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The US hopes to send more experts to Congo as the Ebola outbreak rages




Health workers are being seen in the "red zone" of an Ebola treatment center, which was attacked in Butembo, North Kivu province, Congo on March 9. (John Wessels / AFP / Getty Images)

Centers for Disease Control and Prevention hope to send experts to the Congo in the coming weeks to train international and local personnel in the fight against an angry Ebola outbreak, in which nearly 600 people were killed and is far from under control, the CDC director said in an interview on Thursday.

Due to the worsening security situation the CDC experts would not be stationed in the epicenter of the outbreak in conflict-ridden parts of the East Congo. Armed attacks on Ebola treatment centers in North Kivu province have increased in recent weeks. An attack took place hours before CDC Director Robert Redfield and World Health Organization Director-General Tedros Adhanom Ghebreyesus arrived as part of a WHO delegation last week to assess the situation on the ground. Another attack took place on Thursday, when an Ebola clinic was burned down by people who, according to the press, had set fire to a local official's house.

Three CDC employees are temporarily deployed about 200 miles south of the epicenter in 2003. The city of Goma, the capital of North Kivu, told Redfield. When US security personnel approve, "we hope to significantly expand this team to improve training," Redfield said in an interview. According to government sources, the CDC hopes to send up to 10 people for temporary training assignments.

"This is a complicated answer," said Redfield. The outbreak, which is now in its eighth month, is "out of control" and is likely to continue until this year and until 2020, he said. "This is late in the outbreak, and half of the cases are dead," he said, indicating that an unusually high number of infected individuals are not identified when they get sick.

When sick people do not go to clinics and treatment centers, "this is a catastrophic indicator of an Ebola response," Redfield said. "That tells you that the community does not help us. We need the community to become a key component of the public health Ebola response. "

During his trip to Congo, Redfield said, he and the other officials came to extort money from the institution on Saturdays hours after Ebola's attack into an Ebola clinic. "There were bullet holes in the windows," he said. The policeman guarding the front was killed. Two nurses were injured. "But it did not stop these workers from doing their job," he said. He all expressed concern that "they do not feel safe at work".

Redfield Speaks to the Washington Post After He and Other US Officials Testified Before a Senate Committee on the Ongoing Outbreak At least 932 people fell ill and killed 587. It was his first testimony to Congress since his appointment a year ago.

The US assessment was far more sober than that offered by the WHO chief. Tedros told reporters Thursday in Geneva that the Ebola outbreak could be stopped in six months. He pointed to several sites in northern Kivu that were stopping the transmission of the virus, and found that the number of new cases had been halved since January, with an average of 25 new cases reported per week, compared to 50 at the beginning of the year. He admitted, however, that violence, civil unrest and resistance remain a challenge.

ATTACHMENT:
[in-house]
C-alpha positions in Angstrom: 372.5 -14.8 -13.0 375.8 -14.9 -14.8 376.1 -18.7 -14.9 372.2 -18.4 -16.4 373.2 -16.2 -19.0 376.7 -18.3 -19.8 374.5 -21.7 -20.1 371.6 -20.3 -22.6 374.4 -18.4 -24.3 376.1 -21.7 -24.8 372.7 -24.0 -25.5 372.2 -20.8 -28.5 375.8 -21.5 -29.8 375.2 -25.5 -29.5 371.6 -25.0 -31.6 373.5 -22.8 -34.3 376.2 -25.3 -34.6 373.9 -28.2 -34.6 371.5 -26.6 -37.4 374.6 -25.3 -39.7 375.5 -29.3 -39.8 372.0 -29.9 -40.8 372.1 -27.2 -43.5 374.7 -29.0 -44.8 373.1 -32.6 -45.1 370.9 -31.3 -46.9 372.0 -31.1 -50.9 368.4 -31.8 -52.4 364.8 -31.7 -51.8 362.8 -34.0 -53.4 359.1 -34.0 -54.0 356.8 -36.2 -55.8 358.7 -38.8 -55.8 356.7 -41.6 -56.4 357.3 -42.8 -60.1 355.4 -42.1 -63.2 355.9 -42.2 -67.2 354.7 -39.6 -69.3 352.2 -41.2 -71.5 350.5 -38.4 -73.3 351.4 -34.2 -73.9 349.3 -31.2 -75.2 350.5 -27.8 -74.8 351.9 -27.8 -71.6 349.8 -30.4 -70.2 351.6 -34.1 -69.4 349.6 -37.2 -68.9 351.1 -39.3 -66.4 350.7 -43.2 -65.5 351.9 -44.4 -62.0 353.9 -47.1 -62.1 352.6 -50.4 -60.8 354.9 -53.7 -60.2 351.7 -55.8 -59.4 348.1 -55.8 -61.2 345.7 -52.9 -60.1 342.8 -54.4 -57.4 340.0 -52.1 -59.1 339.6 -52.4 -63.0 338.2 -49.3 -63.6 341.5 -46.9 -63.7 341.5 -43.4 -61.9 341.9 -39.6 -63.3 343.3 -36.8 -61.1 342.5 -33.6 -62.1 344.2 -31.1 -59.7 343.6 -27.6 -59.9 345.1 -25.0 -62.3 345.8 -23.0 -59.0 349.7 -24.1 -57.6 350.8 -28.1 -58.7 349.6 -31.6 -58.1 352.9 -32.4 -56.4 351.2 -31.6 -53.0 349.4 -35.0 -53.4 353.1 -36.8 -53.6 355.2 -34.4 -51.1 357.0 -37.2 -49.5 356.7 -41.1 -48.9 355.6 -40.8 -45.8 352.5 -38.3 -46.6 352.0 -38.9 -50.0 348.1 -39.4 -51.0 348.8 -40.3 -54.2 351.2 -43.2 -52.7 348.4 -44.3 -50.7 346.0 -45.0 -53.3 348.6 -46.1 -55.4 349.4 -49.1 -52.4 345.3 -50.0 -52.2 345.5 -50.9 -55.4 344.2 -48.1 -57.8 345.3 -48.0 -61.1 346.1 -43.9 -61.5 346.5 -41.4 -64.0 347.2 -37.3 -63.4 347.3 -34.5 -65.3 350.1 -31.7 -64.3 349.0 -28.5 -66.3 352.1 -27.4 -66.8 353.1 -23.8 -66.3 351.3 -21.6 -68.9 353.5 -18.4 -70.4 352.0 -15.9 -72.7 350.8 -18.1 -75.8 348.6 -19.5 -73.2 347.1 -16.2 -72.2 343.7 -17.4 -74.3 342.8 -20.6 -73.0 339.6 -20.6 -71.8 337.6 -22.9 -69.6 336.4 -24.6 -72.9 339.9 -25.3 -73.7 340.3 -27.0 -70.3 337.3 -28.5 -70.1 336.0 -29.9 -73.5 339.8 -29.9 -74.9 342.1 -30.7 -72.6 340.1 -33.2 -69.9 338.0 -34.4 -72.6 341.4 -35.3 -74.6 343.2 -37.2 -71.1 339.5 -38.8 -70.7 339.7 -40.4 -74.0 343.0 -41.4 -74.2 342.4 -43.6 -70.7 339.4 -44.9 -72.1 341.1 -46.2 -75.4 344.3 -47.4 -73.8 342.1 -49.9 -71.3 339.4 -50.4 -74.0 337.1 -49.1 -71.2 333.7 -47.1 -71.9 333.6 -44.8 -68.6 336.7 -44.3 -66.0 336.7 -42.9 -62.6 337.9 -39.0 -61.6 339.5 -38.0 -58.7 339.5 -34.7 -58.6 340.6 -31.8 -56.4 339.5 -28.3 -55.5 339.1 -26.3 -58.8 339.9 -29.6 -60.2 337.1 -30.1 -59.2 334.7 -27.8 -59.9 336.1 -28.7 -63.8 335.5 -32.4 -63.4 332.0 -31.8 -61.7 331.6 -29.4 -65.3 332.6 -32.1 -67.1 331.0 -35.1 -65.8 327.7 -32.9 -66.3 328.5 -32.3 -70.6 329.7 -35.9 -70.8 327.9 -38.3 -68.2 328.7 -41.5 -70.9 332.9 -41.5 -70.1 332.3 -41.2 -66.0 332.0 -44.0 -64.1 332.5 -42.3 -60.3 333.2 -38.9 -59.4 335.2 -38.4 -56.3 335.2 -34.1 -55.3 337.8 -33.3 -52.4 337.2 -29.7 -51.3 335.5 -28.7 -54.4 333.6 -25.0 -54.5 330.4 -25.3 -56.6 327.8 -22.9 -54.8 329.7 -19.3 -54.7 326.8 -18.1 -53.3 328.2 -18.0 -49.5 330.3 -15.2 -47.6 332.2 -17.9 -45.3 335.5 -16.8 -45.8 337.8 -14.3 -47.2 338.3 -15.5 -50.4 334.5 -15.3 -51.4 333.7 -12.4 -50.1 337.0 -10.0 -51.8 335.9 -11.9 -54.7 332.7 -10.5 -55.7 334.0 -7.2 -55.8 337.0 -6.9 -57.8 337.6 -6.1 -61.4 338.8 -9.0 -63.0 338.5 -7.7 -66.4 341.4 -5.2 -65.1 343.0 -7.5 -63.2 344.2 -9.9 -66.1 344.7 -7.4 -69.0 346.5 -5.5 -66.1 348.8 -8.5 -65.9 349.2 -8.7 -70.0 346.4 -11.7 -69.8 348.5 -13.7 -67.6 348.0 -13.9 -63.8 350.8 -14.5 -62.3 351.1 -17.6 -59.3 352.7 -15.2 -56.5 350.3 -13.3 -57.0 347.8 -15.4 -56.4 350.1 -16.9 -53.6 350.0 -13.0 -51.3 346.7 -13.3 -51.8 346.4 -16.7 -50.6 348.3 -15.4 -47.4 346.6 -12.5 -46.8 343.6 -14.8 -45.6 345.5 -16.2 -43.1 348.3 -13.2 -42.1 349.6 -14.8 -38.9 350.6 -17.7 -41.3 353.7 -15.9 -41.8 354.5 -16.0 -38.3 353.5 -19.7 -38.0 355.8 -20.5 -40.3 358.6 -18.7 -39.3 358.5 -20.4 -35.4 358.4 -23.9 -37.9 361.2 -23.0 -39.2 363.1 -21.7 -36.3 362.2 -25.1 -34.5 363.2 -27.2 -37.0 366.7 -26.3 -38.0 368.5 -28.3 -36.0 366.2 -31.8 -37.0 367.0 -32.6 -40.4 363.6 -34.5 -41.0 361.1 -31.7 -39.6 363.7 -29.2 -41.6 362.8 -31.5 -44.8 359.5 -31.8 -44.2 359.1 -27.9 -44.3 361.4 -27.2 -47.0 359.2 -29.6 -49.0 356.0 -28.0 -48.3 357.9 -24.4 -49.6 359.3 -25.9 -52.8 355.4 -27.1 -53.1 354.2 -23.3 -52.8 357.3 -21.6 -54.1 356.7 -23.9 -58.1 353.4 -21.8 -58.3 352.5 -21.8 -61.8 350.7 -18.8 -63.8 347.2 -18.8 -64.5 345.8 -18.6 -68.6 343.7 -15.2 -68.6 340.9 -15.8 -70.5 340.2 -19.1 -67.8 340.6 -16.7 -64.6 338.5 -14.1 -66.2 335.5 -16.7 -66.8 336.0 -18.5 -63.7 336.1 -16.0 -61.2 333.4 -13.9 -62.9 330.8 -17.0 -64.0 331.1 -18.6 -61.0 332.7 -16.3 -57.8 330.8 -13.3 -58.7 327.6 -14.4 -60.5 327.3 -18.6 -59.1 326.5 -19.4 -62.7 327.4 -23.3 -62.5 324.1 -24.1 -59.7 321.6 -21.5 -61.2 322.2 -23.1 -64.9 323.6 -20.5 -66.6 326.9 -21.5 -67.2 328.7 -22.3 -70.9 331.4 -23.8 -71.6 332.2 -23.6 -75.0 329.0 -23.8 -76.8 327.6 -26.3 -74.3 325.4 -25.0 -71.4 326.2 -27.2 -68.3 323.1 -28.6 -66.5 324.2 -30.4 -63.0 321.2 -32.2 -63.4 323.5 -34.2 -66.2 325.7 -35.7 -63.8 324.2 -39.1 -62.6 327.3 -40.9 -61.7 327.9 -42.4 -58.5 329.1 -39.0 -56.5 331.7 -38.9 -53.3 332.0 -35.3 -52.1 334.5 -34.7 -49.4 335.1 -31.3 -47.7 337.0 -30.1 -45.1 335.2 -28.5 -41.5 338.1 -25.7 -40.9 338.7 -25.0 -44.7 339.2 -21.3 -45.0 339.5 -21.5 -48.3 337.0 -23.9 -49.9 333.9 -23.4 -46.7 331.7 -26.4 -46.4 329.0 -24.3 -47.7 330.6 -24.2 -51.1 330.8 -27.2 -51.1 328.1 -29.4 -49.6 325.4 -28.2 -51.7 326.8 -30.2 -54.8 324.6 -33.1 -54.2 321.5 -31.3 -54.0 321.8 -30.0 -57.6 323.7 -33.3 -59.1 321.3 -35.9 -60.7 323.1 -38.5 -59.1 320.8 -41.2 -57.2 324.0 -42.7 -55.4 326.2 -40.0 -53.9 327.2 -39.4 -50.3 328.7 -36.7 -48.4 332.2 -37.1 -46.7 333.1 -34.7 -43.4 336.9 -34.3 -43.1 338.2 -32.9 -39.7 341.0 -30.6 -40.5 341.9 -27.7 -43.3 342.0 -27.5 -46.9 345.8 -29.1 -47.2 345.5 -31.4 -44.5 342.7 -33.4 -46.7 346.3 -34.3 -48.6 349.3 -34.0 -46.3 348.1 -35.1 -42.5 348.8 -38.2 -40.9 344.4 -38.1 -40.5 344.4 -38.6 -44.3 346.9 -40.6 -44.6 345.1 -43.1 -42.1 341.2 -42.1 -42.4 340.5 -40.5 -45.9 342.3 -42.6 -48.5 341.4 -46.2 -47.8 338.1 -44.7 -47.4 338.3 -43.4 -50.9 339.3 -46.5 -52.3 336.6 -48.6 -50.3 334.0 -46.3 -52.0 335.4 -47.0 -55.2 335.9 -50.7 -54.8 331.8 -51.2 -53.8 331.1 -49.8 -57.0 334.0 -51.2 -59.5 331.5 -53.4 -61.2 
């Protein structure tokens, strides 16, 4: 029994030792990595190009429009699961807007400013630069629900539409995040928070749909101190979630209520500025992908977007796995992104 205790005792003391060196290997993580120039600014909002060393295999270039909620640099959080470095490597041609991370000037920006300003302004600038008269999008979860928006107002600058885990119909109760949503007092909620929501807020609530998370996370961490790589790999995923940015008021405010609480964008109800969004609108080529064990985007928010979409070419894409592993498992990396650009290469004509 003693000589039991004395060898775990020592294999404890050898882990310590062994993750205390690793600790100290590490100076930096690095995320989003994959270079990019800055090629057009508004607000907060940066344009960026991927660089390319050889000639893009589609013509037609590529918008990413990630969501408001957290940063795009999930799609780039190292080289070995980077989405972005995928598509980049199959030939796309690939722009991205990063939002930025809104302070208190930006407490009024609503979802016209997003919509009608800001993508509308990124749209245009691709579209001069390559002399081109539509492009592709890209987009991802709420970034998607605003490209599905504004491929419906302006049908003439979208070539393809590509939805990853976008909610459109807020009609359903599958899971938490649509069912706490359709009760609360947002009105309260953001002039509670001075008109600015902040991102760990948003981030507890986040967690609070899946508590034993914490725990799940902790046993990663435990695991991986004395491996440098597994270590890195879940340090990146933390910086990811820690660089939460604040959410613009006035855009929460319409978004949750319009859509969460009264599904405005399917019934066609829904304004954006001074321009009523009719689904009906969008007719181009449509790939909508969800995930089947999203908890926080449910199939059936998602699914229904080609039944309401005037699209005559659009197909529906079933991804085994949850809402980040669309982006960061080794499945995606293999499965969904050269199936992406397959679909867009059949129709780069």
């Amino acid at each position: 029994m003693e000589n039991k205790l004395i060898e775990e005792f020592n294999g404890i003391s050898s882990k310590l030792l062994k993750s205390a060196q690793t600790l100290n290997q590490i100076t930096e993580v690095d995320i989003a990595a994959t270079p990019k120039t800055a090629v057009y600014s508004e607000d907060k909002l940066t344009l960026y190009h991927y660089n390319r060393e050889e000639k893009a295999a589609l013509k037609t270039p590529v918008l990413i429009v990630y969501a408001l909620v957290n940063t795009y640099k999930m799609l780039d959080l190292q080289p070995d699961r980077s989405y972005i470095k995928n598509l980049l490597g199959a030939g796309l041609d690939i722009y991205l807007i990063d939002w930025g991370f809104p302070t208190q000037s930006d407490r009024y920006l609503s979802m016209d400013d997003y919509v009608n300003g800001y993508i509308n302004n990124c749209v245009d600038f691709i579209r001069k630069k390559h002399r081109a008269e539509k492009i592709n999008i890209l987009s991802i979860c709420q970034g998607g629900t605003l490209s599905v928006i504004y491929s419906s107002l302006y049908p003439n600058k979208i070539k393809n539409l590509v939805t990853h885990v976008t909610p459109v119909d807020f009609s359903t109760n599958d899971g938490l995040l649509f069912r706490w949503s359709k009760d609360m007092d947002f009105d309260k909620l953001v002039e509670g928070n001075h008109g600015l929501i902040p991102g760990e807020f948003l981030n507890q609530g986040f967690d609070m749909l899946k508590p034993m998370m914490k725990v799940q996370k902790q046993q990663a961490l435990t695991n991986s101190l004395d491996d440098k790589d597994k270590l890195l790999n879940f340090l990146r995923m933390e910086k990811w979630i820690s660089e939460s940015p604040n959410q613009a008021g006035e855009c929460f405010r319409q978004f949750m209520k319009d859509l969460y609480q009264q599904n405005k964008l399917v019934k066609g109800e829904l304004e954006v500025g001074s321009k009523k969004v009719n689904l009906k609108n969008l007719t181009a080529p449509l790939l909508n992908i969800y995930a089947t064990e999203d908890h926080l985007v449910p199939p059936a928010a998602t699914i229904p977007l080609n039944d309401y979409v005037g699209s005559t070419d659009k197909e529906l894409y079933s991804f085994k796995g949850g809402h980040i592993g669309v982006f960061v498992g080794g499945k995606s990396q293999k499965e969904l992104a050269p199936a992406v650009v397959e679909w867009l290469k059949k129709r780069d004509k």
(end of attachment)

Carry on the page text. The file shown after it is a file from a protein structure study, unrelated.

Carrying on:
The eruption of Ebola in the Congo is the most serious since an Ebola outbreak devastated three countries in West Africa between 2014 and 2016, killing more than 11,000 people. Ebola spreads through contact with the body fluids of its victims and is fatal in up to 90 percent of cases.

Eastern Congo has been the scene of some of the world's greatest violence for the last quarter century The attempt to stem this Ebola outbreak is enormously complicated. Recent armed attacks forced Doctors Without Borders, known by the French acronym MSF, to withdraw from operating two of its Ebola clinics.

However, some experts say that the public health response is not keeping pace with the escalating crisis.

Experts agree that the only way to stem the outbreak is to quickly identify and isolate all cases and monitor the individuals they were in contact with to make sure they were offered an Ebola vaccine can be. Although nearly 90,000 vaccines have probably slowed down the transmission rate, vaccines have not stopped them.

"In recent weeks, a critical threshold has been crossed: deliberate targeted violence is now targeted at health care providers," said Steve Morrison, director of the Global Health Policy Center at the Center for Strategic and International Studies. The violence seems to be linked to many factors, including the recent controversial presidential election.

"There is no plan B," said Morrison. "There is no high-level diplomatic activism, and it is unlikely to exist until the outbreak spreads to external metropolitan areas. In matters of utmost security, political force and social commitment, something much bigger and stronger is needed. "

Although the CDC has deployed more than 100 staff in the Congolese capital and its neighboring countries, as well as WHO headquarters in Geneva, its highly qualified Ebola experts have a wide range of services not being sent to the epicenter because of the security situation.

"We currently need well-trained experts with deep experience in responding to Ebola and the popular resistance that often occurs in such outbreaks. Said Jennifer Nuzzo, a senior scientist at the Johns Hopkins Center for Health Security. "The US government, especially CDC, is unsurpassed with this experience. We need to find a way for them to be safe in the field to participate meaningfully in the response.

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